Support Care Cancer (2014) 22:1143–1151 DOI 10.1007/s00520-014-2138-y
Olanzapine for chemotherapy-induced nausea and vomiting: a systematic review Christopher M. Hocking & Ganessan Kichenadasse
Received: 22 August 2013 / Accepted: 16 January 2014 / Published online: 13 February 2014 # Springer-Verlag Berlin Heidelberg 2014
Abstract Purpose Newer drugs incorporated in prophylactic regimens for chemotherapy-induced nausea and vomiting (CINV) have resulted in significantly reduced rates of this feared complication of cytotoxic chemotherapy. However, both delayed chemotherapy-induced nausea and breakthrough CINV remain difficult areas of management and require novel treatment strategies. Recent randomized trial evidence has suggested that olanzapine, an atypical antipsychotic, may have a role in both the prevention and treatment of CINV. A systematic review was conducted to assess the efficacy of olanzapine in (a) preventing CINV in highly emetogenic chemotherapy (HEC) and moderately emetogenic chemotherapy (MEC) and (b) the treatment of breakthrough CINV. The toxicity of olanzapine in this setting was also reviewed. Methods MEDLINE, Embase and Cochrane Database of Systematic Reviews databases were searched to identify all randomized clinical trials (RCTs) investigating olanzapine in patients receiving chemotherapy. Results A total of 488 patients from three trials of CINV prophylaxis and 323 patients from three trials of breakthrough CINV were included. Regimens including olanzapine were associated with significant improvements in CINV prevention with both HEC and MEC. Single agent olanzapine for breakthrough nausea was superior to standard alternative options. Conclusion Data from RCTs support the use of an olanzapine containing combination regimen as an option for CINV prophylaxis and single agent olanzapine for the treatment of breakthrough CINV. In the included trials, the short duration of olanzapine appears safe and well tolerated. C. M. Hocking (*) : G. Kichenadasse Department of Medical Oncology, Flinders Centre for Innovation in Cancer, Flinders Medical Centre/Flinders University, Bedford Park, South Australia, Australia e-mail: [email protected]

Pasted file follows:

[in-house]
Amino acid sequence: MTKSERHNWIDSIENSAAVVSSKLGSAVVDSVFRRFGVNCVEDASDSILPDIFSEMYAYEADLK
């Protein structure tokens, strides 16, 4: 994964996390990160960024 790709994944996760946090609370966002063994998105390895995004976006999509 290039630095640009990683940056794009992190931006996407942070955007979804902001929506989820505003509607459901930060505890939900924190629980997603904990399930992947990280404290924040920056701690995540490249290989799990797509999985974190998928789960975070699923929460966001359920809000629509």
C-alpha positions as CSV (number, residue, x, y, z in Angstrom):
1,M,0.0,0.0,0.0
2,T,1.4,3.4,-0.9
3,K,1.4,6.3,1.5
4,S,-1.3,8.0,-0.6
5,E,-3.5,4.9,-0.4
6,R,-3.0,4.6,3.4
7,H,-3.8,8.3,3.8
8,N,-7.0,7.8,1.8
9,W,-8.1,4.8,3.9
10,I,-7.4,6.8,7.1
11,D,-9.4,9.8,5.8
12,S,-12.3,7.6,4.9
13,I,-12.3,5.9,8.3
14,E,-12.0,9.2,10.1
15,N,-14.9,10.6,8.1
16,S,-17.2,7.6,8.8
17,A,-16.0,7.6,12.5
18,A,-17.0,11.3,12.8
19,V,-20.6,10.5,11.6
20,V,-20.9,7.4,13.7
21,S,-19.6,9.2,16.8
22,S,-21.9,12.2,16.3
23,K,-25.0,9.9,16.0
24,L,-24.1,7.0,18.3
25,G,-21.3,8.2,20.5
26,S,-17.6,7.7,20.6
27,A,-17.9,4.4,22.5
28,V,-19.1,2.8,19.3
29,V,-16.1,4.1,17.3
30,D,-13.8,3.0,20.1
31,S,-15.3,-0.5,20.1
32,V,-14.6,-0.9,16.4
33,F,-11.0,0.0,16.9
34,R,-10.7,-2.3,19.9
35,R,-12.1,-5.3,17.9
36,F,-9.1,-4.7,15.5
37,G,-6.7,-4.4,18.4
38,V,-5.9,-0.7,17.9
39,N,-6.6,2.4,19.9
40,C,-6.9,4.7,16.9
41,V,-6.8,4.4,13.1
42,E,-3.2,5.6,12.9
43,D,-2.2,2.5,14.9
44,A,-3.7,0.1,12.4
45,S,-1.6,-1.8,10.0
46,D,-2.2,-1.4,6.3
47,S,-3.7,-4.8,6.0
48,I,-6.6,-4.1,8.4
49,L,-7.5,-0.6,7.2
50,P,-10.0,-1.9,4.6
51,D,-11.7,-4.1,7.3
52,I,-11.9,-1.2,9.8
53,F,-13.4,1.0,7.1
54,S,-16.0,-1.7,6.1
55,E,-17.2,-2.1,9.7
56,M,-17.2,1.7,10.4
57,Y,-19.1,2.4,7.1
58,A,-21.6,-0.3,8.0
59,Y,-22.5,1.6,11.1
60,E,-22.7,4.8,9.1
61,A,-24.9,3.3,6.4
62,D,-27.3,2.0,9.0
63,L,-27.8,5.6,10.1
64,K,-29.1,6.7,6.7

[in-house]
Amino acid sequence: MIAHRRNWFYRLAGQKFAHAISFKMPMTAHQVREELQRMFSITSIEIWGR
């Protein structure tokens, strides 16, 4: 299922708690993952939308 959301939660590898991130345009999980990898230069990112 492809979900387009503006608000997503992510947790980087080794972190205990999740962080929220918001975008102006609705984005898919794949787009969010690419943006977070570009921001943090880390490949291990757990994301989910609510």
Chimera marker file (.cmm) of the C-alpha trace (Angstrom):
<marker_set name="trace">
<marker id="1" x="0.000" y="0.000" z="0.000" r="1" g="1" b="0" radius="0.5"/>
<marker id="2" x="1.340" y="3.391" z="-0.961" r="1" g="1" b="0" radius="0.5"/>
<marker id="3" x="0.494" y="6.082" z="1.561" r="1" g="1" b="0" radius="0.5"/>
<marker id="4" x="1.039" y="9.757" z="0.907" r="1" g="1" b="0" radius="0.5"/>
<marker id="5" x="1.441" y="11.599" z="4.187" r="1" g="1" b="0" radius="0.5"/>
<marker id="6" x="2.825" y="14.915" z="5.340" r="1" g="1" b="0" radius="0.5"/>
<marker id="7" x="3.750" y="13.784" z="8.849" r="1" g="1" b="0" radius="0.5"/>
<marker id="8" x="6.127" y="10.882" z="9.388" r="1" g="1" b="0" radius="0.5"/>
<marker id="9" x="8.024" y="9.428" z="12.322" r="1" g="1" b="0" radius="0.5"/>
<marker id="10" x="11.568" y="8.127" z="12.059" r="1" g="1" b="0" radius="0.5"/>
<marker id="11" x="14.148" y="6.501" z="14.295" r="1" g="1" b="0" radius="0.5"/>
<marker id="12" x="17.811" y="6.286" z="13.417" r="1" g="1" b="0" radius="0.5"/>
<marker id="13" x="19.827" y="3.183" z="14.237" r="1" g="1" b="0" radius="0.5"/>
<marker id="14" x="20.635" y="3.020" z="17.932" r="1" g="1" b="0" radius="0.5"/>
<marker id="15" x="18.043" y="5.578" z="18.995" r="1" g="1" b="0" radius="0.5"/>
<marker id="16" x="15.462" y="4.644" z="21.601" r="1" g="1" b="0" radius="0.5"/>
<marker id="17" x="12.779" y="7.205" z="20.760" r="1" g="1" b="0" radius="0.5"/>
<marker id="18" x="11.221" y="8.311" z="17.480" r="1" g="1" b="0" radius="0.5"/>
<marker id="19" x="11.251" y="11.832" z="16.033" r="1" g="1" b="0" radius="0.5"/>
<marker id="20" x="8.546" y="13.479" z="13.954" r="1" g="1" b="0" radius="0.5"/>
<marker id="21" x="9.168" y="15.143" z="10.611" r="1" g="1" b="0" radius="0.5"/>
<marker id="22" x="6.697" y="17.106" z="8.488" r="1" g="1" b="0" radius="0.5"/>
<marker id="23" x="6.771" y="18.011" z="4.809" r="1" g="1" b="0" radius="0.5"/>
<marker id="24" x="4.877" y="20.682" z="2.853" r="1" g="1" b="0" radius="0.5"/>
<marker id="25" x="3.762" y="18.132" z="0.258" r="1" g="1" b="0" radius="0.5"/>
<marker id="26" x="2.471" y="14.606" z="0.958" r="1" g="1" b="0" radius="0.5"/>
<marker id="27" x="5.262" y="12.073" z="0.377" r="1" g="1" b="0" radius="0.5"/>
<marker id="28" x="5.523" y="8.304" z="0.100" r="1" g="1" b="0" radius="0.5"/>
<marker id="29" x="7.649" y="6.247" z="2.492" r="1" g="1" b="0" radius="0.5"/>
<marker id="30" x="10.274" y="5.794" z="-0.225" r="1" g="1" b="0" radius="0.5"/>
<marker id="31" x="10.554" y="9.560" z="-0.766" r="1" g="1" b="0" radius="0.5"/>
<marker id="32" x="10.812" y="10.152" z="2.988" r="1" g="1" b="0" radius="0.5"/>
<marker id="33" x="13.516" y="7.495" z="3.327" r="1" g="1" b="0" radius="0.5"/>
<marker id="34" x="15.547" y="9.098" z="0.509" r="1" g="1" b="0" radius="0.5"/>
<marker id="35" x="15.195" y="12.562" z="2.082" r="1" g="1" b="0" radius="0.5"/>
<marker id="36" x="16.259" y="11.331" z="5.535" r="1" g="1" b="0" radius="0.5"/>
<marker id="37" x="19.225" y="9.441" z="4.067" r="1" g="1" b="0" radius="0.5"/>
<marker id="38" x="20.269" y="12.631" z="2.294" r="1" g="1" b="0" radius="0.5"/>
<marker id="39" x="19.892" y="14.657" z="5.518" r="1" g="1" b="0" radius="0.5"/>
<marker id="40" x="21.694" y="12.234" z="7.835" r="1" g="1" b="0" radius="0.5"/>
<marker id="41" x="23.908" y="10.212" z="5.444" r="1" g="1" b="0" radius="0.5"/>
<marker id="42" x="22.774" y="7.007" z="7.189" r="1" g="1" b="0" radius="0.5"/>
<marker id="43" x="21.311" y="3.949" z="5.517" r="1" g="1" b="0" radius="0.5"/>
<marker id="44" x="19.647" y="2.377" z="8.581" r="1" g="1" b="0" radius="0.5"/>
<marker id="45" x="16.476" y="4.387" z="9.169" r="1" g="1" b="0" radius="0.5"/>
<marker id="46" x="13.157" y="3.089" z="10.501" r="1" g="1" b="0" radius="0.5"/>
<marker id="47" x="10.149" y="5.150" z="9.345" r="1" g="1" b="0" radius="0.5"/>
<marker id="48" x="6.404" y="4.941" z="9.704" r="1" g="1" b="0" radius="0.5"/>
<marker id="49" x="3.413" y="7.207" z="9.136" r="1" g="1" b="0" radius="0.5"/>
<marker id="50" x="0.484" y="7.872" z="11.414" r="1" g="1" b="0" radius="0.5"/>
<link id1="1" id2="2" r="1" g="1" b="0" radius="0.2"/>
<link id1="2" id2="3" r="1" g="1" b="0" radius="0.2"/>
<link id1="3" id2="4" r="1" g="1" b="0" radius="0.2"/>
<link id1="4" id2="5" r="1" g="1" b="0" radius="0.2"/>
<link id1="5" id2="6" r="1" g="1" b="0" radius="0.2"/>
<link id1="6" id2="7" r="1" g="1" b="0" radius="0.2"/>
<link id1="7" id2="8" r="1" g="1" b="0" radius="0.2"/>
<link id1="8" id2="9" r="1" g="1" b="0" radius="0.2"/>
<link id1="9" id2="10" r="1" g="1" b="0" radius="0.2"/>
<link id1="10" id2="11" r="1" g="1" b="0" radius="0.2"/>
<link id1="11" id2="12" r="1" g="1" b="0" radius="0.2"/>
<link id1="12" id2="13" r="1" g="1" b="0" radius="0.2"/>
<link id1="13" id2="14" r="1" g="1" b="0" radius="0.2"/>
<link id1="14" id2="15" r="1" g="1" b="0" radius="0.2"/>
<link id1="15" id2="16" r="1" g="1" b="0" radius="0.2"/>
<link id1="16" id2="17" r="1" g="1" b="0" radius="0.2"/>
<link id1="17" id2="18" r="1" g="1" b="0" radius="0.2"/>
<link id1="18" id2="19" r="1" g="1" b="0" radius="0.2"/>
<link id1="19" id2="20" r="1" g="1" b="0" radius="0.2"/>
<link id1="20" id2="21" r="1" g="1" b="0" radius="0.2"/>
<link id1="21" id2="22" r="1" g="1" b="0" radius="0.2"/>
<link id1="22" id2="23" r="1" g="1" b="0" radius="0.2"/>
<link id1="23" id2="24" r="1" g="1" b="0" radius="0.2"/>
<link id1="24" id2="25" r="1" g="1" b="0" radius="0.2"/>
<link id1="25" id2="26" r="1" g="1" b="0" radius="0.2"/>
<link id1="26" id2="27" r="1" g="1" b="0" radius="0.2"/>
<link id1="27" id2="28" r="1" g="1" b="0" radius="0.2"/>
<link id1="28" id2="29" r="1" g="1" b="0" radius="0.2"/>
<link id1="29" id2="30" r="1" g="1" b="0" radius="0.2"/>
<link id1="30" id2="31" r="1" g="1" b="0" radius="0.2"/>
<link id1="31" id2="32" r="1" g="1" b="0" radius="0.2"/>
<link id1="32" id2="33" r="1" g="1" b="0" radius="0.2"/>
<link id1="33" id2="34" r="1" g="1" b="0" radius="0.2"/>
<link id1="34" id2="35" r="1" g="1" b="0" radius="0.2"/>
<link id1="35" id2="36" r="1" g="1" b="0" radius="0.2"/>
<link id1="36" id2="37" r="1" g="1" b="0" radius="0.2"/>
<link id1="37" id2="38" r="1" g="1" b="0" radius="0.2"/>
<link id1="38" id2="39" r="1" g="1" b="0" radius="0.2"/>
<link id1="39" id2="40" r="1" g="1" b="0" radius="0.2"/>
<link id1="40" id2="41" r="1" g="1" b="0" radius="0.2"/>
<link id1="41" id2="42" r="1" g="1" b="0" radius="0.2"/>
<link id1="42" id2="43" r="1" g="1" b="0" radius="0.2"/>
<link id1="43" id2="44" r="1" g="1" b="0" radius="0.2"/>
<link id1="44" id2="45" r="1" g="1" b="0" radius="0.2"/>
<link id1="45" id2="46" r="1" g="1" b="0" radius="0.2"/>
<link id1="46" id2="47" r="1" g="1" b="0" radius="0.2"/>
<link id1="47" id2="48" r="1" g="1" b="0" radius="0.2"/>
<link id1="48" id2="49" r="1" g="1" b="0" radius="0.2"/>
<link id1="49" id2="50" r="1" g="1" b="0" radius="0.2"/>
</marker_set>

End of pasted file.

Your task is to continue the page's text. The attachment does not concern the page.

Keywords Olanzapine . Chemotherapy-induced nausea and vomiting . Supportive care . Clinical trials
Background Despite significant advances over the past two decades, chemotherapy-induced nausea and vomiting (CINV) is still perceived by patients as a major adverse effect of cytotoxic therapy . New classes of drugs like serotonin (5-HT3) and neurokinin 1 (NK1) receptor antagonists have demonstrated improved rates of CINV control in randomized control trials (RCTs) and significant improvements in the quality of life of patients receiving chemotherapy [2, 3]. Further, understanding and clear categorization of cytotoxics by their emetogenic potential, improved trial design and establishment of widely accepted guidelines for CINV prevention have all contributed to improved outcomes for patients . Trials evaluating the prevention of CINV have reported the occurrence of nausea and vomiting in three different phases post-chemotherapy: acute (0–24 h), delayed (24–120 h) and overall period (0–120 h). The two symptoms, vomiting (emesis) and nausea, have often been considered together. However, it has become apparent from recent trial results that improvement in vomiting prevention has not always reflected improved control of nausea. A common primary end point in clinical trials is “complete response” defined as no vomiting and no use of breakthrough antiemetic medications. Complete response (CR) provides an important and objectively measured outcome but does not provide reliable information on nausea control. The reporting of nausea relies on subjective assessment through standardized visual analogue scales. The subjective nature of data collection leads to considerable variation over how nausea is categorized and reported . The combination of aprepitant, a NK1 receptor antagonist, and palonosetron, a second-generation 5-HT3 antagonist,